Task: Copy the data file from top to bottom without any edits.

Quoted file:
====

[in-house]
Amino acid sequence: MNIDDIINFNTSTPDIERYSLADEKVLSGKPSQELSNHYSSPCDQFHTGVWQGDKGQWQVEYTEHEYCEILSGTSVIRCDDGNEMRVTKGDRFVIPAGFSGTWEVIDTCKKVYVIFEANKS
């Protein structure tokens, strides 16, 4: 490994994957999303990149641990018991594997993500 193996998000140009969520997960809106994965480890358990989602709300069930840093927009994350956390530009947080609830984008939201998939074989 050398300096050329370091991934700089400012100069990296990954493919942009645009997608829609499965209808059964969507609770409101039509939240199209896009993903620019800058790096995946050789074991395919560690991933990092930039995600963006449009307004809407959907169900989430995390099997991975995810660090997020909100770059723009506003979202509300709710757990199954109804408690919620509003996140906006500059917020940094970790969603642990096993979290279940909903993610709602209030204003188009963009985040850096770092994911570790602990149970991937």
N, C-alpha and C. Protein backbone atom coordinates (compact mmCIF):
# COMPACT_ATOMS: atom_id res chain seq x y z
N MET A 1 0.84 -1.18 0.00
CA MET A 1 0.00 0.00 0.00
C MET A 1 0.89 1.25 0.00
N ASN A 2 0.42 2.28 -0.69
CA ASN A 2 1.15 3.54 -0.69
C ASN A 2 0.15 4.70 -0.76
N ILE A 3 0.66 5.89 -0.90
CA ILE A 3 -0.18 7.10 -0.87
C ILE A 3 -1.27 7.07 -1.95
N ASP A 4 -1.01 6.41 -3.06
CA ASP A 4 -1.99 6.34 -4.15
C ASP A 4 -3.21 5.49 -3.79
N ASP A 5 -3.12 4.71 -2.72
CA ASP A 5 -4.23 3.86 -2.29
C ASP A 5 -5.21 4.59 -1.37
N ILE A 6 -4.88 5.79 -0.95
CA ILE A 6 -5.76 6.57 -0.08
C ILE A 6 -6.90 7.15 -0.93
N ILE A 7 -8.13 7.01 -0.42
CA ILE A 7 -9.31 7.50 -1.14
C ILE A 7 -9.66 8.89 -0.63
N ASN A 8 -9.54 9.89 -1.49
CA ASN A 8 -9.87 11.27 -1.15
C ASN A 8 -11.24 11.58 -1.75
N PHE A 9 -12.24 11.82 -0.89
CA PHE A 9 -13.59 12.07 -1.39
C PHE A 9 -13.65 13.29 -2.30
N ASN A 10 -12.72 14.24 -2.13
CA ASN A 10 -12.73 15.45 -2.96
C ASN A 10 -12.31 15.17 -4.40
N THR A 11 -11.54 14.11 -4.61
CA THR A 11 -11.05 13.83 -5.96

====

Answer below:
[in-house]
Amino acid sequence: MNIDDIINFNTSTPDIERYSLADEKVLSGKPSQELSNHYSSPCDQFHTGVWQGDKGQWQVEYTEHEYCEILSGTSVIRCDDGNEMRVTKGDRFVIPAGFSGTWEVIDTCKKVYVIFEANKS
């Protein structure tokens, strides 16, 4: 490994994957999303990149641990018991594997993500 193996998000140009969520997960809106994965480890358990989602709300069930840093927009994350956390530009947080609830984008939201998939074989 050398300096050329370091991934700089400012100069990296990954493919942009645009997608829609499965209808059964969507609770409101039509939240199209896009993903620019800058790096995946050789074991395919560690991933990092930039995600963006449009307004809407959907169900989430995390099997991975995810660090997020909100770059723009506003979202509300709710757990199954109804408690919620509003996140906006500059917020940094970790969603642990096993979290279940909903993610709602209030204003188009963009985040850096770092994911570790602990149970991937």
N, C-alpha and C. Protein backbone atom coordinates (compact mmCIF):
# COMPACT_ATOMS: atom_id res chain seq x y z
N MET A 1 0.84 -1.18 0.00
CA MET A 1 0.00 0.00 0.00
C MET A 1 0.89 1.25 0.00
N ASN A 2 0.42 2.28 -0.69
CA ASN A 2 1.15 3.54 -0.69
C ASN A 2 0.15 4.70 -0.76
N ILE A 3 0.66 5.89 -0.90
CA ILE A 3 -0.18 7.10 -0.87
C ILE A 3 -1.27 7.07 -1.95
N ASP A 4 -1.01 6.41 -3.06
CA ASP A 4 -1.99 6.34 -4.15
C ASP A 4 -3.21 5.49 -3.79
N ASP A 5 -3.12 4.71 -2.72
CA ASP A 5 -4.23 3.86 -2.29
C ASP A 5 -5.21 4.59 -1.37
N ILE A 6 -4.88 5.79 -0.95
CA ILE A 6 -5.76 6.57 -0.08
C ILE A 6 -6.90 7.15 -0.93
N ILE A 7 -8.13 7.01 -0.42
CA ILE A 7 -9.31 7.50 -1.14
C ILE A 7 -9.66 8.89 -0.63
N ASN A 8 -9.54 9.89 -1.49
CA ASN A 8 -9.87 11.27 -1.15
C ASN A 8 -11.24 11.58 -1.75
N PHE A 9 -12.24 11.82 -0.89
CA PHE A 9 -13.59 12.07 -1.39
C PHE A 9 -13.65 13.29 -2.30
N ASN A 10 -12.72 14.24 -2.13
CA ASN A 10 -12.73 15.45 -2.96
C ASN A 10 -12.31 15.17 -4.40
N THR A 11 -11.54 14.11 -4.61
CA THR A 11 -11.05 13.83 -5.96